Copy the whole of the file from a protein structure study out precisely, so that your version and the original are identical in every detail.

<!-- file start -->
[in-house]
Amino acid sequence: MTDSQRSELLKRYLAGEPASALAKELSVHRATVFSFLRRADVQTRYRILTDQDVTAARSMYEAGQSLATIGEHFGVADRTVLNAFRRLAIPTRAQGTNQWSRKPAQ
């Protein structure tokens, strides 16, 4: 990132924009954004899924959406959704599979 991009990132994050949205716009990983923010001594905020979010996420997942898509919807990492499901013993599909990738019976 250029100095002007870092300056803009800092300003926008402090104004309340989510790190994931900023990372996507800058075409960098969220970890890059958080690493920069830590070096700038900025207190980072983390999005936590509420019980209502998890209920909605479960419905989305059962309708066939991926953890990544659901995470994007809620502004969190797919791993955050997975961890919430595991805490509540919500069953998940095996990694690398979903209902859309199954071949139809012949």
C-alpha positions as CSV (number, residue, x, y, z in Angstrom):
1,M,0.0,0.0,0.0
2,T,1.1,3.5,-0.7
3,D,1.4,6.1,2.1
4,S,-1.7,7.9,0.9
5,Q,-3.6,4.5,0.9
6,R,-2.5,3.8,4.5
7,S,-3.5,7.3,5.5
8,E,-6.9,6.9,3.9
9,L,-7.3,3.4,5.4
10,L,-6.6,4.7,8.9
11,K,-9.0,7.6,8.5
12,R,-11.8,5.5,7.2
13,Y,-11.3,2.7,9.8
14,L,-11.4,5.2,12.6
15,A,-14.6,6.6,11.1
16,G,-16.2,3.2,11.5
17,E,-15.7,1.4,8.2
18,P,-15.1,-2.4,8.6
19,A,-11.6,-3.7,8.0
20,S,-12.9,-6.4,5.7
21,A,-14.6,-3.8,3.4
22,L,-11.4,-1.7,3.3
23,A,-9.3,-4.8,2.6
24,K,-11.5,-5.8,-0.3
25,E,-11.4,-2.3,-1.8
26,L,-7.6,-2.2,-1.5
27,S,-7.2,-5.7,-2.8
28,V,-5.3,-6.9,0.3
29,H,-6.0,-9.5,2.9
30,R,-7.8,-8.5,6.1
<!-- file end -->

[in-house]
Amino acid sequence: MTDSQRSELLKRYLAGEPASALAKELSVHRATVFSFLRRADVQTRYRILTDQDVTAARSMYEAGQSLATIGEHFGVADRTVLNAFRRLAIPTRAQGTNQWSRKPAQ
């Protein structure tokens, strides 16, 4: 990132924009954004899924959406959704599979 991009990132994050949205716009990983923010001594905020979010996420997942898509919807990492499901013993599909990738019976 250029100095002007870092300056803009800092300003926008402090104004309340989510790190994931900023990372996507800058075409960098969220970890890059958080690493920069830590070096700038900025207190980072983390999005936590509420019980209502998890209920909605479960419905989305059962309708066939991926953890990544659901995470994007809620502004969190797919791993955050997975961890919430595991805490509540919500069953998940095996990694690398979903209902859309199954071949139809012949």
C-alpha positions as CSV (number, residue, x, y, z in Angstrom):
1,M,0.0,0.0,0.0
2,T,1.1,3.5,-0.7
3,D,1.4,6.1,2.1
4,S,-1.7,7.9,0.9
5,Q,-3.6,4.5,0.9
6,R,-2.5,3.8,4.5
7,S,-3.5,7.3,5.5
8,E,-6.9,6.9,3.9
9,L,-7.3,3.4,5.4
10,L,-6.6,4.7,8.9
11,K,-9.0,7.6,8.5
12,R,-11.8,5.5,7.2
13,Y,-11.3,2.7,9.8
14,L,-11.4,5.2,12.6
15,A,-14.6,6.6,11.1
16,G,-16.2,3.2,11.5
17,E,-15.7,1.4,8.2
18,P,-15.1,-2.4,8.6
19,A,-11.6,-3.7,8.0
20,S,-12.9,-6.4,5.7
21,A,-14.6,-3.8,3.4
22,L,-11.4,-1.7,3.3
23,A,-9.3,-4.8,2.6
24,K,-11.5,-5.8,-0.3
25,E,-11.4,-2.3,-1.8
26,L,-7.6,-2.2,-1.5
27,S,-7.2,-5.7,-2.8
28,V,-5.3,-6.9,0.3
29,H,-6.0,-9.5,2.9
30,R,-7.8,-8.5,6.1